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Re: [Covenanted Reformation] Re: John Knox and "The Most Perfect School of Christ" (Q)

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  • Cheryl
    Dear Patrick, It doesn t make sense unless you realize that instruments were part of the temple worship and automatically passed away with the rest of temple
    Message 1 of 6 , Jul 1, 2002
      Dear Patrick,
       
      It doesn't make sense unless you realize that instruments were part of the temple worship and automatically passed away with the rest of temple ceremonies like sacrifices, shew bread, etc., when the New Covenant was put in place.  We still sing of these things, but we would no more use an instrument any more than we would offer a burnt sacrifice.
       
      I think part of the confusion about instruments lies in the fact that many of us were raised with them and just assume that they are a lawful form of worship.  However, if you go back and look at the history of their use in the OT, they were never used until introduced under David, and then only by the Lord's command, as confirmed in the mouth of two witnesses. II Chron. 29:25 -- "And he stationed the Levites in the house of the LORD with cymbals, with stringed instruments, and with harps, according to the commandment of David, of Gad the king's seer, and of Nathan the prophet; for thus was the commandment of the LORD by his prophets."
       
      The actual amount of time when instruments were used in worship is quite short -- From the time of David until Calvary.  Thus, Calvin's conclusion is that to use the instruments in worship is to be involved in Judaizing.
       
      Cheryl
      ----- Original Message -----
      Sent: Monday, July 01, 2002 2:12 PM
      Subject: [Covenanted Reformation] Re: John Knox and "The Most Perfect School of Christ" (Q)

      "Musical instruments in celebrating the praise of God would be no
      more suitable than the burning of incense, the lighting up of lamps,
      the restoration of the other shadows of the law. The Papists,
      therefore, have foolishly borrowed this, as well as many other
      things, from the Jews." (Calvin's Commentary on Psalm 33).

      How does that reconcile with Psalm 150?  I don't quite follow banning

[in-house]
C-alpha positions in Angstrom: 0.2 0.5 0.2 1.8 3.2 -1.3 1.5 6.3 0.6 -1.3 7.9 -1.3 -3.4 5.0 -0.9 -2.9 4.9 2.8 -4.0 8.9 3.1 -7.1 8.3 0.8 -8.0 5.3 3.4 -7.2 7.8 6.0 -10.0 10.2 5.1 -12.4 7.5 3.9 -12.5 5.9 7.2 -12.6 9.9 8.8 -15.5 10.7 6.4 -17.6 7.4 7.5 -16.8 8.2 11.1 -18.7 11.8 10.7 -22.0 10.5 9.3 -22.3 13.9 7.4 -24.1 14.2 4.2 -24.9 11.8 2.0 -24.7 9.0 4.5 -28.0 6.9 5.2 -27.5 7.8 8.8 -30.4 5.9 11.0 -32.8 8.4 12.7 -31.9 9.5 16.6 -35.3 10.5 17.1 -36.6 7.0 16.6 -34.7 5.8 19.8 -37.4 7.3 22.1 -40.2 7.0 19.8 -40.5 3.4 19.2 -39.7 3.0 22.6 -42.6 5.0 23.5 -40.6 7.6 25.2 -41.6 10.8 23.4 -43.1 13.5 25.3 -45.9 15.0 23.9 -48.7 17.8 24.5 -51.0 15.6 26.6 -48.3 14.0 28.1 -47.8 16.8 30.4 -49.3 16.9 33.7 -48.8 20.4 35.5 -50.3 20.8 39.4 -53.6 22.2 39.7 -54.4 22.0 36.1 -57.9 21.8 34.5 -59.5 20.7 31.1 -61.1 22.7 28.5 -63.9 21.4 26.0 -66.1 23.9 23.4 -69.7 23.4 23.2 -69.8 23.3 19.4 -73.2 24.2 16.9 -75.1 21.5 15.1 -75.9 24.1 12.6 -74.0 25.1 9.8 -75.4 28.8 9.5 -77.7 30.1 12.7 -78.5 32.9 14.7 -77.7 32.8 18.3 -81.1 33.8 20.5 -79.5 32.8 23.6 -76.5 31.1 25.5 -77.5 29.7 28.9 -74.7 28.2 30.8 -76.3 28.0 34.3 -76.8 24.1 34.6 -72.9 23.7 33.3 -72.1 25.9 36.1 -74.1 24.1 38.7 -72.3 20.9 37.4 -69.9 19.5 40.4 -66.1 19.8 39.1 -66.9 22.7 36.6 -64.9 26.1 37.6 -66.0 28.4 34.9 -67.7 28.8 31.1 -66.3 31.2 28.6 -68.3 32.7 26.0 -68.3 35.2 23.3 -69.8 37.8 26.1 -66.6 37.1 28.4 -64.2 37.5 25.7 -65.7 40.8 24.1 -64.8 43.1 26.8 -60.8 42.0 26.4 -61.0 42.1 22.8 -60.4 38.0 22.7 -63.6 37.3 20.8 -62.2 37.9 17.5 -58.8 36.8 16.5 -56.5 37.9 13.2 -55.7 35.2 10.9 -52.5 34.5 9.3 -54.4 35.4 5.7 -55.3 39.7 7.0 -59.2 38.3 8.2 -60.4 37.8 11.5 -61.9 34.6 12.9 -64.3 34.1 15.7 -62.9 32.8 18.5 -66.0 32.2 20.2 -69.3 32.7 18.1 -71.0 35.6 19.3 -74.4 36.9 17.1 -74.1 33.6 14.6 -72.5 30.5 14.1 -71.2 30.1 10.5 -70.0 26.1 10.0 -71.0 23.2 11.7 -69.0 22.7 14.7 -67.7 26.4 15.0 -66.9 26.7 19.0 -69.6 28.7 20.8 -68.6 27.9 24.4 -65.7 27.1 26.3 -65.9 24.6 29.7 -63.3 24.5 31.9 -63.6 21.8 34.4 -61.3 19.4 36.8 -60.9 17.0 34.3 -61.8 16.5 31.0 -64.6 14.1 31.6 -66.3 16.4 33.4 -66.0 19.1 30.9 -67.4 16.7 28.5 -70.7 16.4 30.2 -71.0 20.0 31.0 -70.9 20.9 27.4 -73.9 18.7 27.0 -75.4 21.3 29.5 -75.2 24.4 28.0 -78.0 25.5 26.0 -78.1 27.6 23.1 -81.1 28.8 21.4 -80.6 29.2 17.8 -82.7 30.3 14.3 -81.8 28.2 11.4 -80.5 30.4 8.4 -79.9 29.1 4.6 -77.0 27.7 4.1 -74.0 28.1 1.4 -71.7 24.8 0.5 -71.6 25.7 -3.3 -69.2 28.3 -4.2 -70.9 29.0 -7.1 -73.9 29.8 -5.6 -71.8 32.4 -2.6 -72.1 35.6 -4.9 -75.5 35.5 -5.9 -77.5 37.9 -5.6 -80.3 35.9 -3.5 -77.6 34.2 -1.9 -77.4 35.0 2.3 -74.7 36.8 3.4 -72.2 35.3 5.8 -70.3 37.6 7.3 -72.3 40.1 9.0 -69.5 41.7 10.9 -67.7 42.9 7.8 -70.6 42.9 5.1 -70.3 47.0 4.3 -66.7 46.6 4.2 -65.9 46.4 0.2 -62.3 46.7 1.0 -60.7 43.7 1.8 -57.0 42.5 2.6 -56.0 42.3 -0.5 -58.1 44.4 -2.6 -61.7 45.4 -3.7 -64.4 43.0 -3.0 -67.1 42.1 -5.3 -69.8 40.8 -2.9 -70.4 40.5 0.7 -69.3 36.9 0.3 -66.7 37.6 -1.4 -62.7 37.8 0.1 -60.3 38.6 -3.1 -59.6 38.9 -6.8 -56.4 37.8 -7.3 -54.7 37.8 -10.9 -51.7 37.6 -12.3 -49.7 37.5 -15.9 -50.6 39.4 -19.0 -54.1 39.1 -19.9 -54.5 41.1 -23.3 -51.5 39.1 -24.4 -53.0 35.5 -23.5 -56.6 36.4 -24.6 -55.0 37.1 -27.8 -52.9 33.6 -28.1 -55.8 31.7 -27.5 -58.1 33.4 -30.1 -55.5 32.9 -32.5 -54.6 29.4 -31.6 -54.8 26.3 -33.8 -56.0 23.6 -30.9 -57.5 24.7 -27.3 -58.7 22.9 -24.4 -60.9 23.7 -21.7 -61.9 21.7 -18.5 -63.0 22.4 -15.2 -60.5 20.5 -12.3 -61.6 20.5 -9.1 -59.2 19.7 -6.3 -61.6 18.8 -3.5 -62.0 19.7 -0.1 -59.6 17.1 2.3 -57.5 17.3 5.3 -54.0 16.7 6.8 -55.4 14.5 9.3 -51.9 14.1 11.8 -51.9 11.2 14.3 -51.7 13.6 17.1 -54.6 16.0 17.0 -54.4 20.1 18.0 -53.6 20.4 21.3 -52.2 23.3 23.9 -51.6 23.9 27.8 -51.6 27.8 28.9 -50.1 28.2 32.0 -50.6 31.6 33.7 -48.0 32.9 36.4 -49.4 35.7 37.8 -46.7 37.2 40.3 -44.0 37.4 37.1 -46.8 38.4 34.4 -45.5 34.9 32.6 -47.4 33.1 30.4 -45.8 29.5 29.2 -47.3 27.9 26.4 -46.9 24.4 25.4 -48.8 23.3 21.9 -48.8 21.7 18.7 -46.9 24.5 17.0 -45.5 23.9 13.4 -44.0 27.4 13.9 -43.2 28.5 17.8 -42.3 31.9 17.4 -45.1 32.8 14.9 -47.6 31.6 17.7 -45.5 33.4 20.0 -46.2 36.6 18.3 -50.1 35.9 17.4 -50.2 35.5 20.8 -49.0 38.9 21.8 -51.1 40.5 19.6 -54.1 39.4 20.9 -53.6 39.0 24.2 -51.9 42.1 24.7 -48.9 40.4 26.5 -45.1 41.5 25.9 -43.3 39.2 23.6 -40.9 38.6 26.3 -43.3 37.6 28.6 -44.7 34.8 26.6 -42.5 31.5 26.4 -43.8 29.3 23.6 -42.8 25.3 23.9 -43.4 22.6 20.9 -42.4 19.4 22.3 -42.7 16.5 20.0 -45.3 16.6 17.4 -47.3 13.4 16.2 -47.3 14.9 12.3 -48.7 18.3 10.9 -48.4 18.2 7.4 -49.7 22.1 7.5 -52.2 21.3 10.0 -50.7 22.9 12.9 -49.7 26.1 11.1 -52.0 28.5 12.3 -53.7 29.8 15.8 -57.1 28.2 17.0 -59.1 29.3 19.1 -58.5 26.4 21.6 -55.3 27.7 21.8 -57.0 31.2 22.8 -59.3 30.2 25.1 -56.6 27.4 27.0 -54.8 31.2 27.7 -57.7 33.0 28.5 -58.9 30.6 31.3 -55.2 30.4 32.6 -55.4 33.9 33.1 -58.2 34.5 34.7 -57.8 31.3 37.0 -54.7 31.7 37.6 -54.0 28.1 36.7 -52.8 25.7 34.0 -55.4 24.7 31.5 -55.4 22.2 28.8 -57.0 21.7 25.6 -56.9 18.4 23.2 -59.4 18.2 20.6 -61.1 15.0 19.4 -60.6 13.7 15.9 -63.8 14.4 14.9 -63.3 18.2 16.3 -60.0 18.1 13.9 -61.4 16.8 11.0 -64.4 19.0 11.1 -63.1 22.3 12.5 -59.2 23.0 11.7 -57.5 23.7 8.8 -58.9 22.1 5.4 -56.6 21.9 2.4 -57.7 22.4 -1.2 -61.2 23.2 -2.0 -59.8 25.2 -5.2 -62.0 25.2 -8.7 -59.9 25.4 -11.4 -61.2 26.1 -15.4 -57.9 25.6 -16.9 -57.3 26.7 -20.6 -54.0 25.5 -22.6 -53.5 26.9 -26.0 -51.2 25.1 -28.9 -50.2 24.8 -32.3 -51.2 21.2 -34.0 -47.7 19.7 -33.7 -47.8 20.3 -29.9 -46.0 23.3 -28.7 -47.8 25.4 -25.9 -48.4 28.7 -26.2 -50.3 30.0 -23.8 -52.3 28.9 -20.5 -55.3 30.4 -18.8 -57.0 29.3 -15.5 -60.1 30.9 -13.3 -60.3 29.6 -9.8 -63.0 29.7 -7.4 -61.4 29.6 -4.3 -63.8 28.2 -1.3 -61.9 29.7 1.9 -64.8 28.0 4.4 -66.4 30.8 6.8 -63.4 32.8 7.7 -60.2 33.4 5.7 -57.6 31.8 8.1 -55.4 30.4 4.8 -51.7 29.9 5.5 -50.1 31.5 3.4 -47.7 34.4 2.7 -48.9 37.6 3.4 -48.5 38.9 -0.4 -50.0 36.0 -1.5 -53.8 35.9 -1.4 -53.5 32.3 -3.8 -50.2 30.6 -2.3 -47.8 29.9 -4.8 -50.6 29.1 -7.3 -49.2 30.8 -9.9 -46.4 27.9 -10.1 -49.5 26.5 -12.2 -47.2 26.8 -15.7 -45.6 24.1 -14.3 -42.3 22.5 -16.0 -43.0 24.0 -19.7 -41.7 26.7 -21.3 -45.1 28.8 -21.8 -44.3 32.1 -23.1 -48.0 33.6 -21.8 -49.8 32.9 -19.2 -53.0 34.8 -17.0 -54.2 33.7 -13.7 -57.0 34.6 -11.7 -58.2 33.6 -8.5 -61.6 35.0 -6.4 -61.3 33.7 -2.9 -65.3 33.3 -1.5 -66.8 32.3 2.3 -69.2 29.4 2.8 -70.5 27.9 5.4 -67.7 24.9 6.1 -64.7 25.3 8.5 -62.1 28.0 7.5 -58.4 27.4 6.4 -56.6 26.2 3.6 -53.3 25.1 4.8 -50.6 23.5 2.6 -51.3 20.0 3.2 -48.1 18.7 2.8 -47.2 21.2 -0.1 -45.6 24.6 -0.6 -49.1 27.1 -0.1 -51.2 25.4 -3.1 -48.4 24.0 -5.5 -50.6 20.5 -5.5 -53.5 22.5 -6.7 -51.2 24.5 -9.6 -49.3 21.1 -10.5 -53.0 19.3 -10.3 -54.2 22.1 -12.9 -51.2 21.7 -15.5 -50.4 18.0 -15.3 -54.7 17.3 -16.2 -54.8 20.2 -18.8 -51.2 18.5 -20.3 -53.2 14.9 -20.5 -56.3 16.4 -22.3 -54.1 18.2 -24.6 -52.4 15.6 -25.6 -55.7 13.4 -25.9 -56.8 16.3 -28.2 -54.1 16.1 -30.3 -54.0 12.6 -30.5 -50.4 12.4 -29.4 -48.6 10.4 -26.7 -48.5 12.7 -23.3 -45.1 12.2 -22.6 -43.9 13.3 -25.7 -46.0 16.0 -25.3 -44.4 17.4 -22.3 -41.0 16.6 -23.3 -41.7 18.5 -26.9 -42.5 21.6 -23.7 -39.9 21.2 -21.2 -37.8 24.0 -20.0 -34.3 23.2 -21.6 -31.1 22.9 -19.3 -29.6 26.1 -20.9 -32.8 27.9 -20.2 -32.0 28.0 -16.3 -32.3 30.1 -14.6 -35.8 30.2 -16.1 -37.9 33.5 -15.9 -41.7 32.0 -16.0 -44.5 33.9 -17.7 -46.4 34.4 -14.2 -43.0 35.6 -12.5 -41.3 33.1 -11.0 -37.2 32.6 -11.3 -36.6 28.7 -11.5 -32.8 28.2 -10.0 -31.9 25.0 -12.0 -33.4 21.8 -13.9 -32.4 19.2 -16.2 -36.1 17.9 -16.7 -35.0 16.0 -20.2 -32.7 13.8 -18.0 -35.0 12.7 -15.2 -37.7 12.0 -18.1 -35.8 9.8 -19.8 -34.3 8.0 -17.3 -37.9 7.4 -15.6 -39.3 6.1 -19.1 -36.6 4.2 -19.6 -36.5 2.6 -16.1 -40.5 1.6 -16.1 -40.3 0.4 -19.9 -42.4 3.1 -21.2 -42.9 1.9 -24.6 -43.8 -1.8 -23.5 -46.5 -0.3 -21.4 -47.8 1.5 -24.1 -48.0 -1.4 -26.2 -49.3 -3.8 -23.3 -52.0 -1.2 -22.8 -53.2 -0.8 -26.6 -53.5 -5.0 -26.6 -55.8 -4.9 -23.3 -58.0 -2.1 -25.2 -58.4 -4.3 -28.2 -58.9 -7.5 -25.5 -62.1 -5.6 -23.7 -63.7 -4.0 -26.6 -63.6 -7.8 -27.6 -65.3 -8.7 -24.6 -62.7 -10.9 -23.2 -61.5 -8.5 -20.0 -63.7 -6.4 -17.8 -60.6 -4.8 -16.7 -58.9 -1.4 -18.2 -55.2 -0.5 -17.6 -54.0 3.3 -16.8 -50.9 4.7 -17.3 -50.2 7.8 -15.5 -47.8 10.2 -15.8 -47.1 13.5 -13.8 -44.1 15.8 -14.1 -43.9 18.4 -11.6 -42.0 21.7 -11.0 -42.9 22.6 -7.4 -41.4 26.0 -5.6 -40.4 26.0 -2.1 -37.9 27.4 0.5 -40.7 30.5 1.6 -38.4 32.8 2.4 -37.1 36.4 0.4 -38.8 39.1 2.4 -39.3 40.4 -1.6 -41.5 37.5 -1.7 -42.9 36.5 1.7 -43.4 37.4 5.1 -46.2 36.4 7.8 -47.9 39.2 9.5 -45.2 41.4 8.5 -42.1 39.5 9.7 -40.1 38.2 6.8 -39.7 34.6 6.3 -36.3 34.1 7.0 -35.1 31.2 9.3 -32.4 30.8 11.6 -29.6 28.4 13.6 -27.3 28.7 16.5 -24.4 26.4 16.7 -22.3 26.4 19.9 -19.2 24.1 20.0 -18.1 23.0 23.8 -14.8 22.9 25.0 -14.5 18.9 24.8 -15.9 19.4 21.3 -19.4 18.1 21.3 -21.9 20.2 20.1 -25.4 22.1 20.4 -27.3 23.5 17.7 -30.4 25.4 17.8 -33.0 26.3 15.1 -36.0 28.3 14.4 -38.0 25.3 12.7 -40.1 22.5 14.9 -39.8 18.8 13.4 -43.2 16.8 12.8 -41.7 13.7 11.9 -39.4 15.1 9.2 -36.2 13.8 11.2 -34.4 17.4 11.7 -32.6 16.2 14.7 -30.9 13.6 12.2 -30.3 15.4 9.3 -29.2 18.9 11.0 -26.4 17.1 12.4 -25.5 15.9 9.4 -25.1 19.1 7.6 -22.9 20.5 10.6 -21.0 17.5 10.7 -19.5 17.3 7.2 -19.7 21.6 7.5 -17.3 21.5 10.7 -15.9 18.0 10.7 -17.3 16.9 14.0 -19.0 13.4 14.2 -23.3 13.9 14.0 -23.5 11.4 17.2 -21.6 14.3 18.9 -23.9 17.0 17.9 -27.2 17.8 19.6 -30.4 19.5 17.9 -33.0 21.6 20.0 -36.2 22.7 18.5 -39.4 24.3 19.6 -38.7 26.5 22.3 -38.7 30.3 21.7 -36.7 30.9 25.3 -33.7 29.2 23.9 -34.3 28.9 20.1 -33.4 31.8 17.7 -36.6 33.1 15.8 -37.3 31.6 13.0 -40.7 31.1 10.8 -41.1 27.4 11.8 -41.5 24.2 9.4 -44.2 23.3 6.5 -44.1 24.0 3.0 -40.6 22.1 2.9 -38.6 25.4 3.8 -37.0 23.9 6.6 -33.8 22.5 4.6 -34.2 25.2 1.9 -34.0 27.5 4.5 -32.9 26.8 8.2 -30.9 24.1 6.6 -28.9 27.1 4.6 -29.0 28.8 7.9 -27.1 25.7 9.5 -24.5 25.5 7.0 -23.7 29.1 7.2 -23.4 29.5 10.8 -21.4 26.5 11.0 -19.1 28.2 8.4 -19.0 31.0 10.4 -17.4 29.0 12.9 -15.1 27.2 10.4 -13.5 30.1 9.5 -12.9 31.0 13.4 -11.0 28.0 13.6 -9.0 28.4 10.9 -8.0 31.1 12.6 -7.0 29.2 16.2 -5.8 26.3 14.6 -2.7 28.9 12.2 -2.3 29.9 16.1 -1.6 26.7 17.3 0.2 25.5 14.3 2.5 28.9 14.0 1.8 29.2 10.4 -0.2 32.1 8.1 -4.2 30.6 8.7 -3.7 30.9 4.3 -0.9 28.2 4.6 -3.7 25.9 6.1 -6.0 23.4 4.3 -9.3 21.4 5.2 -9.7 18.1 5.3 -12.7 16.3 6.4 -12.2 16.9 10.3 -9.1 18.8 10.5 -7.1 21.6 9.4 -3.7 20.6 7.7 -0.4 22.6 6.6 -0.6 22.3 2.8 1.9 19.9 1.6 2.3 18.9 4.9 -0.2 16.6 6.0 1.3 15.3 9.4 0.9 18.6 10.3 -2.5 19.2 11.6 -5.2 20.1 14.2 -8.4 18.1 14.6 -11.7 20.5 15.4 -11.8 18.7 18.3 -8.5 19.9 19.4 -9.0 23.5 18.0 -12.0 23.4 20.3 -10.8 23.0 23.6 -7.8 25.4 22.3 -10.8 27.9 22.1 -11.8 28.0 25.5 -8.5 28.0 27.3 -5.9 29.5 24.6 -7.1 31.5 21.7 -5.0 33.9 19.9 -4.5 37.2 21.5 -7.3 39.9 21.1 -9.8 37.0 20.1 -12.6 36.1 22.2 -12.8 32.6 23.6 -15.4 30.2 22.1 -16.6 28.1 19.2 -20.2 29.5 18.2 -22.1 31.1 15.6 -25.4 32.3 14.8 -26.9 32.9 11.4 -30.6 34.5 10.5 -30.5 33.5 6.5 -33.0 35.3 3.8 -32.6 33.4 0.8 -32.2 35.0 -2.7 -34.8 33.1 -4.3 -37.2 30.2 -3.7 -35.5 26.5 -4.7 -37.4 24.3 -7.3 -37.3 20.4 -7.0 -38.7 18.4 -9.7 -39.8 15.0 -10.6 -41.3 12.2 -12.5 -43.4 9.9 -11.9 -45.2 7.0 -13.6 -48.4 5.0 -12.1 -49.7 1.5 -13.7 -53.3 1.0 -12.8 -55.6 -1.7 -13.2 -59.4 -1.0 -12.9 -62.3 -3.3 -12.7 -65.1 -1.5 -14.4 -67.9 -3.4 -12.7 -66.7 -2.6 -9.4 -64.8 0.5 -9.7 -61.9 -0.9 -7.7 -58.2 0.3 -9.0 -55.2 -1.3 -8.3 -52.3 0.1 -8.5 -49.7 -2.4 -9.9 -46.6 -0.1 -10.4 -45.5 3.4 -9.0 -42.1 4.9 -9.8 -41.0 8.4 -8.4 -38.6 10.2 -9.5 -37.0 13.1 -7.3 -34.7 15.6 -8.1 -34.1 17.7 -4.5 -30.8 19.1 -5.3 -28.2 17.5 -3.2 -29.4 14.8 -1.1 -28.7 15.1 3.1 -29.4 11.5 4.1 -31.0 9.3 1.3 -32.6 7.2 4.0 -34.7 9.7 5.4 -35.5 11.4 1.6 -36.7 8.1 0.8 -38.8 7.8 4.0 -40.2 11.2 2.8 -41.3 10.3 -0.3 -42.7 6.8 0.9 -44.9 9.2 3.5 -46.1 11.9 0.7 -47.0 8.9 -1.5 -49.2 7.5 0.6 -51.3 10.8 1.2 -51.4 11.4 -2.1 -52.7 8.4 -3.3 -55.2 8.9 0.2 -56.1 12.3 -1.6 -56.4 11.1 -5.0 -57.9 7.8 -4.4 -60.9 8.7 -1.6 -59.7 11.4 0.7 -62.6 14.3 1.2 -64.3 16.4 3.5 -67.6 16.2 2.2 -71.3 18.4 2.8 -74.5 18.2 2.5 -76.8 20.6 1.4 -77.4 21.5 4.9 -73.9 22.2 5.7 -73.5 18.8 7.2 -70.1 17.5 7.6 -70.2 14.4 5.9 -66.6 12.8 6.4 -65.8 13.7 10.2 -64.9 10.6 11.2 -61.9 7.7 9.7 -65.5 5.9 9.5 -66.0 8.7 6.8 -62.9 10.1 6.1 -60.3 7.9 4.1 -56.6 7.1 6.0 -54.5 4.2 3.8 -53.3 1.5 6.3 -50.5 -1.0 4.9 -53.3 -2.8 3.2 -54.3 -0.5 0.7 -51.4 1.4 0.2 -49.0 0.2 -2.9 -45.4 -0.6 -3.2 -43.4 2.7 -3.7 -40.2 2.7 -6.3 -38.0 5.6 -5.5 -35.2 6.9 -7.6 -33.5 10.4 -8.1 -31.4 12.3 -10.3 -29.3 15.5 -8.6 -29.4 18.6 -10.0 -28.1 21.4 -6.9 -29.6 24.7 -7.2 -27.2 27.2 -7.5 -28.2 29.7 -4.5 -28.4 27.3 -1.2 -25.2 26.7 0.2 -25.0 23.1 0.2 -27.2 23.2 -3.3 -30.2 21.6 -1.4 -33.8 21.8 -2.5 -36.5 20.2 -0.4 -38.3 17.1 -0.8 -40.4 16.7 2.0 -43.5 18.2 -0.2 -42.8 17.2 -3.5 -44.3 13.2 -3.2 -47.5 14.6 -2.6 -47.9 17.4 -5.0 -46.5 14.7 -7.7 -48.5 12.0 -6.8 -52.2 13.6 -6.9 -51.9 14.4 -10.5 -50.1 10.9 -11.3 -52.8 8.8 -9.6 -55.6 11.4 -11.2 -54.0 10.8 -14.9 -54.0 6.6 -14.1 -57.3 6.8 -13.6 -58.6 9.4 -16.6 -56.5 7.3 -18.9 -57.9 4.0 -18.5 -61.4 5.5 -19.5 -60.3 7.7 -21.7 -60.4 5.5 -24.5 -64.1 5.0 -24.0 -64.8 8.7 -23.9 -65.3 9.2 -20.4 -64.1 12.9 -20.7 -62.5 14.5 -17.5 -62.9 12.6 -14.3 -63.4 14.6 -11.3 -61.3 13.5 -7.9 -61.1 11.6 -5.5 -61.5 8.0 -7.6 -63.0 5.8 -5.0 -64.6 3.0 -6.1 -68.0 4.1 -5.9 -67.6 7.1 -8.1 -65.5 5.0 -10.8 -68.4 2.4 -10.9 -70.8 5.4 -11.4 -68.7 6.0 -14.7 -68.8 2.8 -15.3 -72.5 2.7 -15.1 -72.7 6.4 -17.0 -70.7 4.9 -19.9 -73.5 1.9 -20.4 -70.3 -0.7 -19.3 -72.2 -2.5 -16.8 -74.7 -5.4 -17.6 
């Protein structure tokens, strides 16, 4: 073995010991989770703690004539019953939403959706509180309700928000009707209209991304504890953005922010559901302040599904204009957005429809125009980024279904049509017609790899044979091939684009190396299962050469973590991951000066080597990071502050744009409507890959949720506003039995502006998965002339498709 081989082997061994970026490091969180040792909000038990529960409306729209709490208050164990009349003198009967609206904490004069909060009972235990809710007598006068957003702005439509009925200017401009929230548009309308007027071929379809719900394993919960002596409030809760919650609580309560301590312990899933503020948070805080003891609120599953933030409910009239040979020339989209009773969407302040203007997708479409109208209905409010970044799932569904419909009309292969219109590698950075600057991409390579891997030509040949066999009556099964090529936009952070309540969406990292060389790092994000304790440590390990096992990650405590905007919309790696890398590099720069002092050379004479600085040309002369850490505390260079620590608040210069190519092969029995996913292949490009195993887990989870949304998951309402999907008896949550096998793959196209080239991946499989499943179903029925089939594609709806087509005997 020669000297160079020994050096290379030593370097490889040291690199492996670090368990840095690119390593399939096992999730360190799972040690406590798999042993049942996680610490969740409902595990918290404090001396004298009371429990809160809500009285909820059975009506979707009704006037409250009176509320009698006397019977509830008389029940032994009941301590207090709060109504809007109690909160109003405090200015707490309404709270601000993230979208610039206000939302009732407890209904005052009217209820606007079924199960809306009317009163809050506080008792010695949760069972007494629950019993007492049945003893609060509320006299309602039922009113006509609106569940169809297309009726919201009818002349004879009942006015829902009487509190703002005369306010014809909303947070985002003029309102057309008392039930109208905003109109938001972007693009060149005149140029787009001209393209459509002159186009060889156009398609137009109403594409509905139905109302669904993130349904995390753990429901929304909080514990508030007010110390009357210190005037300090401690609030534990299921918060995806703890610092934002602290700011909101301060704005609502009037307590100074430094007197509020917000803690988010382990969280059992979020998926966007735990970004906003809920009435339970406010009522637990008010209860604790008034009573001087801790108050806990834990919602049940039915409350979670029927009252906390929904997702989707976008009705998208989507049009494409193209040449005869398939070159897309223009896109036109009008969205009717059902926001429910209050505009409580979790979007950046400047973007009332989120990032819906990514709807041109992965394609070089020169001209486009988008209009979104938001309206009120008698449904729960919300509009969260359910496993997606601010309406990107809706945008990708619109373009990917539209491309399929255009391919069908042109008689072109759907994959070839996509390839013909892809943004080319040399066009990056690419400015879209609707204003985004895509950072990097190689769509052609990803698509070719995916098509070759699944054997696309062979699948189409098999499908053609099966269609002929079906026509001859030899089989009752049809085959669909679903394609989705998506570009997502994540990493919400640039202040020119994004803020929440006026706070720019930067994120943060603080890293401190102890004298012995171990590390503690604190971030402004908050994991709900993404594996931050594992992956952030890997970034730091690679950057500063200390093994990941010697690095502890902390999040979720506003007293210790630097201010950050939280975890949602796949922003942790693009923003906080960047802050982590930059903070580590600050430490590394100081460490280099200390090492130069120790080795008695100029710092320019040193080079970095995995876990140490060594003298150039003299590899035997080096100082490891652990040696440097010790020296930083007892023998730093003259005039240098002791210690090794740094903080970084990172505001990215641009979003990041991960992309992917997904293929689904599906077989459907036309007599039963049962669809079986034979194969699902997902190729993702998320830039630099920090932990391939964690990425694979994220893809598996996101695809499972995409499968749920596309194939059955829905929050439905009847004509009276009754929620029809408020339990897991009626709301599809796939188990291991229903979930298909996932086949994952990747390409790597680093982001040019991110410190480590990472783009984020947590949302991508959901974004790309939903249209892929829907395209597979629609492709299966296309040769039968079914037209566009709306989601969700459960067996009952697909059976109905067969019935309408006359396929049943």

instruments.

      Patrick



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    • thebishopsdoom
      ... No. That s not correct. That is not the logic behind the determination of instruments to have been a part of the ceremonial law, and secondly, it is not
      Message 2 of 6 , Jul 1, 2002
        --- In covenantedreformationclub@y..., "Taylor, Judson" <judson@f...>
        wrote:
        > I think because the NT doesn't refer to instruments in any way.
        >
        > I THINK that is the logic.
        No. That's not correct. That is not the logic behind the
        determination of instruments to have been a part of the ceremonial
        law, and secondly, it is not true that instruments are not referred
        to in the NT. I guess I'd resuggest the link I last posted for a
        better understanding of at least some of the issues involved in why
        most churches used to determine that the instruments were a part of
        the ceremonial law.
        -thebishopsdoom
      • thebishopsdoom
        ... OT, they were never used until introduced under David That would not be correct. For example, musical instruments were introduced into the worship service
        Message 3 of 6 , Jul 2, 2002
          --- In covenantedreformationclub@y..., "Cheryl" <cheryl@g...> wrote:
          >However, if you go back and look at the history of their use in the
          OT, they were never used until introduced under David

          That would not be correct.
          For example, musical instruments were introduced into the worship
          service of the tabernacle in Numbers 10:10.
          I guess I'd resuggest the link I previously resuggested.
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